One advantage of this network management approach is that if the information is changed in one place—the database or the diagram—it is changed in every place that it is depicted by the software. This eliminates the need to find each reference and change it.
Many network managers still use maps and yarn to capture what netViz can describe in seconds, Blum offers. Because the product was built to deal with massive amounts of information, netViz easily sifts through reams of data previously buried in notebooks and obscured in complex wall charts. “We have spent a lot of time optimizing the ease of use,” Tran says. “This is about the integration of graphics and data in a seamless fashion.”
The latest version of the product offers the enhanced data-driven graphics capability that changes all representations of a value when the value itself changes. Graphic representations can reveal the size of a line by color or thickness and can even blink to give a viewer further information from the diagram alone.
These diagrams can also be placed on the World Wide Web with view-only access capability. Alternatively, businesses can update information and replace diagrams on-line. This allows 24-hour worldwide access to the data and eliminates dissemination of information piecemeal. Through the web, an administrator can control the flow of information and simplify maintenance to ensure that everyone within an organization has the most accurate, up-to-date information.
Maj. Ted Kline, USMC, architecture integration section head for the Marine Corps Combat Development Command, works with the netViz software. He explains that the product is being used by the Marine Corps to map its entire command, control, communications, computers and intelligence architecture to support combat operations. The service opted for the diagramming software to catalog networks because its traditional method of recordkeeping in notebooks was hard to distribute and expensive to produce.
The Marine Corps has used the software for about one year. According to Kline, the product is making the process a lot easier by providing increased reliability and flexibility in the management of information about network architecture. The Marine Corps has received all positive feedback, Maj. Kline says.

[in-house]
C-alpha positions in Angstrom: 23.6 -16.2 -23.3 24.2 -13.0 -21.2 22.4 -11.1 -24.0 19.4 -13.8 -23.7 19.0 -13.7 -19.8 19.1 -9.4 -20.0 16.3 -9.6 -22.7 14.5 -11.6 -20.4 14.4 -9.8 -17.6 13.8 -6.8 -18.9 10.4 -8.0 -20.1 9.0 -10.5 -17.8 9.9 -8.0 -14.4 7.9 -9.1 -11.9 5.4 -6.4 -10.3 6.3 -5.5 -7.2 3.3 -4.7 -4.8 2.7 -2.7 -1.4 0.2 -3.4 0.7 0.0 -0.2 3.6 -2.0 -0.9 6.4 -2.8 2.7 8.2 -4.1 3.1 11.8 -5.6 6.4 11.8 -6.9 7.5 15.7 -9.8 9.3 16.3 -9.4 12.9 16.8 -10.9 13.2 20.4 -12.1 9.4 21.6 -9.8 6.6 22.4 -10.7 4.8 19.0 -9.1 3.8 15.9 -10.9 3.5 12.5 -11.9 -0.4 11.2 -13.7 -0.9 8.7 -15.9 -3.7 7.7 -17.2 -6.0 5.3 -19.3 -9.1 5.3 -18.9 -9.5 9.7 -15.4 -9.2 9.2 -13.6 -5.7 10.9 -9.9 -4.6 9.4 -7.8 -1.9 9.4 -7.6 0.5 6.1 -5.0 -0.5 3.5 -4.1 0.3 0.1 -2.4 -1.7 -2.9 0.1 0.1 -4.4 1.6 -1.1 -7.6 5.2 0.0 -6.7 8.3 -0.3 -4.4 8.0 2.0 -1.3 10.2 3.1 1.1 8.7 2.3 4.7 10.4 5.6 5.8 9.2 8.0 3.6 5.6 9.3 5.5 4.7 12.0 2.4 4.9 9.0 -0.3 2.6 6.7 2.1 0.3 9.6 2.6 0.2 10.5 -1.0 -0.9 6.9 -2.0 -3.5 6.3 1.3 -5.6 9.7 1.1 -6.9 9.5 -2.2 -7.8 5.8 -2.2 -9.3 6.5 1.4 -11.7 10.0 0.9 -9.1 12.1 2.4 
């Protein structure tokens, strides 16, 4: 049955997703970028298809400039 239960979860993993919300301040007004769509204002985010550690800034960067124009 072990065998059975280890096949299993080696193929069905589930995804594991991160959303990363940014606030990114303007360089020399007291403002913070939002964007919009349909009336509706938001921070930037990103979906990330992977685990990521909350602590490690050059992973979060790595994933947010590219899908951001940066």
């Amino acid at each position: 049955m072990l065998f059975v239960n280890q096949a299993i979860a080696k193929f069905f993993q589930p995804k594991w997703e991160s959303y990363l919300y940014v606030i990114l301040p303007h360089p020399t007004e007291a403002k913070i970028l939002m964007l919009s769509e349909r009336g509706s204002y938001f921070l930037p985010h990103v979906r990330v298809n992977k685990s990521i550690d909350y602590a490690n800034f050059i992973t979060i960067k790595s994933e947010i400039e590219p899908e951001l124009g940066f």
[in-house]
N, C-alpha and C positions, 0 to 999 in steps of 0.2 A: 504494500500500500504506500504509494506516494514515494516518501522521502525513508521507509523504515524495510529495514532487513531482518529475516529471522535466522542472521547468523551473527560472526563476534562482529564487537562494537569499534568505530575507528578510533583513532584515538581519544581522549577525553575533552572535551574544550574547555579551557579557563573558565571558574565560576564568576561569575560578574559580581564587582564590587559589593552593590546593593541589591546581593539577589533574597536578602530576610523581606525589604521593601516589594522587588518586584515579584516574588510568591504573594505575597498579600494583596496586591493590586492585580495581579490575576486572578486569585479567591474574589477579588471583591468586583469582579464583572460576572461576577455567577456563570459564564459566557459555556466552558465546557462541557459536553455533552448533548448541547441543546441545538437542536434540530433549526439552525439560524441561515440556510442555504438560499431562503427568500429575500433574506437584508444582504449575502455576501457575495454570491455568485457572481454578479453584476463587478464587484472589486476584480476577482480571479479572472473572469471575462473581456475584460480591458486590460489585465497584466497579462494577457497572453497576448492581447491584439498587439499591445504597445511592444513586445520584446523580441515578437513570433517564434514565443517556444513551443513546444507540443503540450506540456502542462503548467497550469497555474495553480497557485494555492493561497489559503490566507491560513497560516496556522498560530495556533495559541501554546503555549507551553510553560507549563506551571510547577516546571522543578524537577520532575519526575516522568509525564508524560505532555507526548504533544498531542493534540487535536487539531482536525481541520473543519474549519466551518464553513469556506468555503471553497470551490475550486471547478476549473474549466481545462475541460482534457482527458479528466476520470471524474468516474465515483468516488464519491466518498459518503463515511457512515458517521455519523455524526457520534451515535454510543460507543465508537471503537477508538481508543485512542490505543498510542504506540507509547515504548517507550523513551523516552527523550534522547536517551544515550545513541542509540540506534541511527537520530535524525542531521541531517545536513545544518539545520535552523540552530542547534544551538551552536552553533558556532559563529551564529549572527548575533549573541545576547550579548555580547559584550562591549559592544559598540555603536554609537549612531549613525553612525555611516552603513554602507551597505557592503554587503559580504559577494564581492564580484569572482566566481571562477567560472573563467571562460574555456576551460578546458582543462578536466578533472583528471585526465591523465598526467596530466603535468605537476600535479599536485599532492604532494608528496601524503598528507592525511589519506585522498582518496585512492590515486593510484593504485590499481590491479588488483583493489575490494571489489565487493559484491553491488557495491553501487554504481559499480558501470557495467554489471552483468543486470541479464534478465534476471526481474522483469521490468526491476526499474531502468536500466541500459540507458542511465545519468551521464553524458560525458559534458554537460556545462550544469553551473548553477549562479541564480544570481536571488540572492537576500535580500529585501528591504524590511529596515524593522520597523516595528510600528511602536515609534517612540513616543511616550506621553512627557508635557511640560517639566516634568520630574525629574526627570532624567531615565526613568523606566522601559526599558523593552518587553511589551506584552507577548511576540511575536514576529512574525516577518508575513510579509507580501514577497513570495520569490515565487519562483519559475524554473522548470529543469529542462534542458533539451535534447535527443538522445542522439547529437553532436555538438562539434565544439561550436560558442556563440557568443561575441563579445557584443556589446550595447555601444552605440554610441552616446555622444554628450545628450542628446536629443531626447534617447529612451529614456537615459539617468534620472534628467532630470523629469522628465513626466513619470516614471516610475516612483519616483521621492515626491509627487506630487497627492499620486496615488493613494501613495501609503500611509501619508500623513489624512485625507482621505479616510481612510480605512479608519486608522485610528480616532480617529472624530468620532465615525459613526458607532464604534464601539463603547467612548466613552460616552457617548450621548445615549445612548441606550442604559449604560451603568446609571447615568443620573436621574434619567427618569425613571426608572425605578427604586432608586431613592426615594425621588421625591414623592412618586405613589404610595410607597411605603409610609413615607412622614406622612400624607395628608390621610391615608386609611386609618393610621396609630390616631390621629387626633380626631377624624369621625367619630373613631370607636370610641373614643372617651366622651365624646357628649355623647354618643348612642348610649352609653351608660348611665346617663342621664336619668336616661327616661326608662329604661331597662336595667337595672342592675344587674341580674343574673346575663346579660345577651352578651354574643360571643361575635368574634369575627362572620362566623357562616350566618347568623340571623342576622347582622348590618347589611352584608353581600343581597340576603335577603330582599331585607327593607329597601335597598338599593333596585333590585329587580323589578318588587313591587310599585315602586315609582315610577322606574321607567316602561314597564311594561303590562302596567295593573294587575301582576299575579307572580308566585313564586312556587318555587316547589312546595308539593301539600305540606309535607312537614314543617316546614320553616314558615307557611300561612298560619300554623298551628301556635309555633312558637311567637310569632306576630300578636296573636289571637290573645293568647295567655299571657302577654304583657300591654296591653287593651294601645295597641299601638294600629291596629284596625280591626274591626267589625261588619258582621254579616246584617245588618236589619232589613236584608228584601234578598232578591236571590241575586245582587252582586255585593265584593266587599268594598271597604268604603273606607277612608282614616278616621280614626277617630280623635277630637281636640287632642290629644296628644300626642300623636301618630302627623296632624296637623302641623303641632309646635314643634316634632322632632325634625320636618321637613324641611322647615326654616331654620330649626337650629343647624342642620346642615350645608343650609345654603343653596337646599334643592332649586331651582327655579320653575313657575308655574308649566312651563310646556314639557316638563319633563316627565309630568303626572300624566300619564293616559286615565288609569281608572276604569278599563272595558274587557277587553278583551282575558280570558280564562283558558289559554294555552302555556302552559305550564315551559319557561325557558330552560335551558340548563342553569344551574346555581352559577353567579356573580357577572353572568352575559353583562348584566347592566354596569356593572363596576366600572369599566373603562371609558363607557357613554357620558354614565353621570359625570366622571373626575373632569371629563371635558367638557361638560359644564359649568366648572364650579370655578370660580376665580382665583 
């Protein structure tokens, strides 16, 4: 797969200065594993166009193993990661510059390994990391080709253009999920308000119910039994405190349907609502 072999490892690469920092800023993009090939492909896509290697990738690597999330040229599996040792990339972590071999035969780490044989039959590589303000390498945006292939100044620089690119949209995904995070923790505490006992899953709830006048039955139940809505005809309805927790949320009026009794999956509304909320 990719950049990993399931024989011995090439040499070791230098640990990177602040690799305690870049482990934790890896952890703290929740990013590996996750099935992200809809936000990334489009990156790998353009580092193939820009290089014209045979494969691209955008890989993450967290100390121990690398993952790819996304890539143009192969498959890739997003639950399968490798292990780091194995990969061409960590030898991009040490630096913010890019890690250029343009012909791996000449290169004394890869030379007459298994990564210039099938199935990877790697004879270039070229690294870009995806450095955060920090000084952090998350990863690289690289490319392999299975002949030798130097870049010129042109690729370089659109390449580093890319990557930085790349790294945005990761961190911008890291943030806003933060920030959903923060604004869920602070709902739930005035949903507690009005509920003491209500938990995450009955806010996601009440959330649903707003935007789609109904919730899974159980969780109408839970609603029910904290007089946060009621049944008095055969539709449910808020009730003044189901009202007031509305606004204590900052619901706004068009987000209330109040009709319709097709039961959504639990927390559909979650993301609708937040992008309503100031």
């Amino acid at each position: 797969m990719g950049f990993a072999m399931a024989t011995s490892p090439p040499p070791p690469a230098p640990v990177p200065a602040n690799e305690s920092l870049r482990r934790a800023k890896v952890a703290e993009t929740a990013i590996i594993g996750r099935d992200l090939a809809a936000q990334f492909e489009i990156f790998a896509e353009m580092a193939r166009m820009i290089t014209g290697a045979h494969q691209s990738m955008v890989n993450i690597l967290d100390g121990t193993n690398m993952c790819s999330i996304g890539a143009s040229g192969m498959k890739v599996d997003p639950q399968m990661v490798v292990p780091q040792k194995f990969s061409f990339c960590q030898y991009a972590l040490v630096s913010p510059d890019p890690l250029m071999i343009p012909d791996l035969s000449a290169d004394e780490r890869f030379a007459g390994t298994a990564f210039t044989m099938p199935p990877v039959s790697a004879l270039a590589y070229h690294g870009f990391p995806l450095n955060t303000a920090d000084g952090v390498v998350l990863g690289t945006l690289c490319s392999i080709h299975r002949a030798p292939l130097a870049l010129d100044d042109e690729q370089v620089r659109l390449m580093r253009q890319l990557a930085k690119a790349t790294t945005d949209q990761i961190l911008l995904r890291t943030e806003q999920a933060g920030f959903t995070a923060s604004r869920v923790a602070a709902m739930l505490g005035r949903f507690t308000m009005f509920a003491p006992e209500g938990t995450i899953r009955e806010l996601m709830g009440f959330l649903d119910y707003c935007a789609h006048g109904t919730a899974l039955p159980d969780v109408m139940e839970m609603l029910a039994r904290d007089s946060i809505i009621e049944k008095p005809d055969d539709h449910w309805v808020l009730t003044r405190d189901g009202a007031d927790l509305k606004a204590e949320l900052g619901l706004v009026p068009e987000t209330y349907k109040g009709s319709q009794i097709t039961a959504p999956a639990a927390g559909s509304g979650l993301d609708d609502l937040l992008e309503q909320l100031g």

Transitioning the network diagrams with the software has provided a simple view of the Corps’ complex requirements and architecture. This information can now be easily understood by warfighters as well as engineers. Field unit personnel no longer have to sift through volumes of descriptions and cross-reference binders to learn about a system’s design. When integrating new and legacy systems, the tasks of the administrators are also simplified. And finally, policy-level decision makers have the necessary information at their fingertips to make technology acquisition decisions.
The Marine Corps houses its information on the World Wide Web to ensure that every level of user, regardless of location, has access—from Marines in the field to engineers. To date, there have been more than 20,000 hits to the web site from 1,339 Marine Corps user accounts authorized to access the service’s diagrams. “It creates a common perspective,” Maj. Kline summarizes about the software. The product gives every marine the same level of understanding about the architecture, he adds.
Overall, a team of approximately six people transferred more than 2,000 diagrams into the netViz software throughout the course of a seven- to eight-month period. This transition eliminated the binders, last printed in 1997, that housed the information. Now, less than 10 people work to maintain and update the Corps’ netViz diagrams.
The service plans to add diagrams for its architecture that will support operational maneuvers from the sea. This information will also be available on the web. All diagrams on the web are password protected for security. “The goal is to try to get the most information possible in the most user-friendly way,” Blum says. With the data embedded beneath the diagrams in netViz, developers have ensured a basic understanding of a network by eliminating confusing clutter and have made more detail readily available.